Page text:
How to find models for photoshoots

One of the most frustrating parts about coordinating photoshoots is finding a good model who matches your vision for the shoot. Especially when you're looking for new faces to add to your portfolio and have to look outside your usual, the task can seem daunting. But I have a few solutions:Jazz-236

  1. Instagram: Sometimes when I have a free moment - on the BART platform, waiting for my oatmeal to cook, avoiding important to-do lists, etc. - I'll just take a few minutes to try to find new models on Instagram. Even though it's not that easy to search within multiple parameters (i.e., location & tag), Instagram is still one of my favorite resources for finding new faces to work with. Here are a few tips on how to get started:
    • Identify local feature accounts. In the Bay Area, there are several accounts devoted to featuring local photographers and/or models. I have a list of these that I try to check on a regular basis: @bayareamodelfeature, @igerssf, @makesfportraits, etc.
    • Follow local modeling agencies. First of all, agency-signed models tend to be great! They are often experienced and know how to handle themselves in front of a camera. But even if you're not looking to work with agency models, I recommend checking out "photos of" the agency. Many aspiring models will tag the agency in their photos hoping to be noticed and potentially signed. This is a clever way to find some local people who clearly want to be in front of the camera, and maybe they have just the look your searching for.
    • See who's modeling for other photographers. This suggestion overlaps with the two above, because you're bound to be checking out photographers' accounts anyway, but I've found many models just by stalking admiring other photographers. Lead yourself down a trail of clicking on photos that are aesthetically pleasing to you and checking out that photographer, and then check out one of the local photographers who has commented on that post, wondering where the location is. You never know where you'll end up!
    • "Tag a friend who should model." I experimented with putting this as a caption on one of my Instagram shots, and it was really successful. First of all, people are more likely to comment a friend's name than their own (e.g., if you were to say, "I'm looking for models! Comment if you're interested"), and second of all, they might suggest people who would never consider themselves models but are stunning and would do well in front of the camera. This also promotes engagement and will possibly earn you some new followers!
    • These tips also work when you're traveling! Just by searching a few tags like #xlocationphotographer, #xlocationmodel, or #xlocationstyle, you'll be able to discover what the local photography scene is like.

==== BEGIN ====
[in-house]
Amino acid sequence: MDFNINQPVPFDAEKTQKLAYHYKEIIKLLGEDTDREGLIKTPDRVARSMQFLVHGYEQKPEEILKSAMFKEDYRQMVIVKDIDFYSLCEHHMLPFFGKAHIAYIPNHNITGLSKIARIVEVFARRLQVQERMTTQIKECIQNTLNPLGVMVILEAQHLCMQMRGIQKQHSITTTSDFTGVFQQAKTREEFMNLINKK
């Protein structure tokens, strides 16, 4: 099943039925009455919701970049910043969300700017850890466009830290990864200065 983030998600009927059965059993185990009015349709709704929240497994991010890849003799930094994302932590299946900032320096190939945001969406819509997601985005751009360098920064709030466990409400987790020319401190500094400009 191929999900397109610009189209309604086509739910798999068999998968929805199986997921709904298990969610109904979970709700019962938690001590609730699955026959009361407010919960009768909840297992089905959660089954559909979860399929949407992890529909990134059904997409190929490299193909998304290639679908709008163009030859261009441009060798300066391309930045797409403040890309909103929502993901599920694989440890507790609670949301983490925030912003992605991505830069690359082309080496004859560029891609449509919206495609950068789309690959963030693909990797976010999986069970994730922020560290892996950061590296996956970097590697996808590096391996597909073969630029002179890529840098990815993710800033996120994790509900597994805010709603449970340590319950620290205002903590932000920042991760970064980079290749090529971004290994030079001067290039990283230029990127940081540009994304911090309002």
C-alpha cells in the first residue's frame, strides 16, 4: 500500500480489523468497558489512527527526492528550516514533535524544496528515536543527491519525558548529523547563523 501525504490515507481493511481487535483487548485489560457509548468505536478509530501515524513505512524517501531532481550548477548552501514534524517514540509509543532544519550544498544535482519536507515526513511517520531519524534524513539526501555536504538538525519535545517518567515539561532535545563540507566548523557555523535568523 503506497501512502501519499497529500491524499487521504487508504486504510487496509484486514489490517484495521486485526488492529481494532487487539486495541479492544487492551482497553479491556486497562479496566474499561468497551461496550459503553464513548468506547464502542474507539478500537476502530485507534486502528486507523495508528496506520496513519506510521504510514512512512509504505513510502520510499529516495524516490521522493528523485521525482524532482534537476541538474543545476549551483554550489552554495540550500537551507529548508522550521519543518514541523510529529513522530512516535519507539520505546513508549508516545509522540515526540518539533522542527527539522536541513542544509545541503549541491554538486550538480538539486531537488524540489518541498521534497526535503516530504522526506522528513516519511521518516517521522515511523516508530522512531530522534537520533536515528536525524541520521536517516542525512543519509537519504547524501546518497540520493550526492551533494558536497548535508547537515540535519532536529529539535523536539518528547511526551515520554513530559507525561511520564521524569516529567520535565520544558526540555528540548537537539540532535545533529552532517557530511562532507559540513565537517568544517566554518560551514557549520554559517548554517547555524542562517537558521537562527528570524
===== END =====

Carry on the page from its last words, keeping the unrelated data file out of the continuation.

2. how to find models on instagram

  3. CraigslistI run an ad pretty much constantly for models & stylists - the two categories of team members I always have trouble finding - in the "talent" or "creative gigs" sections of Craigslist. This ad generates a steady stream of new faces coming into my inbox daily. It is true that many of them aren't exactly what I'm looking for, but I'd say I get 1-2 models a week I'd love to work with. I specify the kinds of projects I'm interested in and link to my portfolio so they can see if our styles are compatible. I also ask them to send me photos of themselves and/or a portfolio.
  4. Model MayhemAs I've said in the past, I have mixed feelings about this site. Because anyone can make a profile, there's a huge volume of people to sort through. But I've found that specifying the parameters that matter to you (height, for instance) helps your search be more successful. I also recommend checking it once a month or so and sorting by "newest first" to see who has joined. This is an especially useful tool when you're shooting out of town and have no idea where to start.
  5. WillB-158

  6. Local Facebook groups: Honestly, I haven't had much luck with these in my area, but it's worth a shot to see what kinds of groups are available near you - try searching "[x location] Models" in "Groups" to see what comes up. This group based in the San Francisco area is one of the largest I've found, but I think I've only used one model from the group since I've been in it. I find that the same people always respond, and they're rarely what I'm looking for.
  7. Ruby-308

  8. Being brave: If you're feeling bold, approach people in social settings, or on the street - within reasonable situations, of course. This has the potential to come off as being creepy, especially between two genders, but I think you can pull it off in a nice way.
    • My personal experience with this: When I was at school in Santa Barbara, I kept seeing this strawberry blonde girl with AWESOME style all around campus. She was always wearing cool vintage outfits and bold looks, and I happened to meet someone who was friends with her on Facebook. Using the mutual connection as a starting point, I creepily messaged her and explained how I thought she had amazing style and would love to shoot her sometime. She was not as creeped out as I expected and we shot together a few days later!
    • I've also approached someone on the UC Berkeley campus where I work, complimented her outfit (asked her where she got her dress), and said I was a photographer and I'd love to shoot with her sometime. I happened to have a business card, which I handed her, and she ended up emailing me! We have yet to shoot, but still. Go for it!

I hope that's enough to get you started. Do you have any additional resources for finding models? Leave a comment below!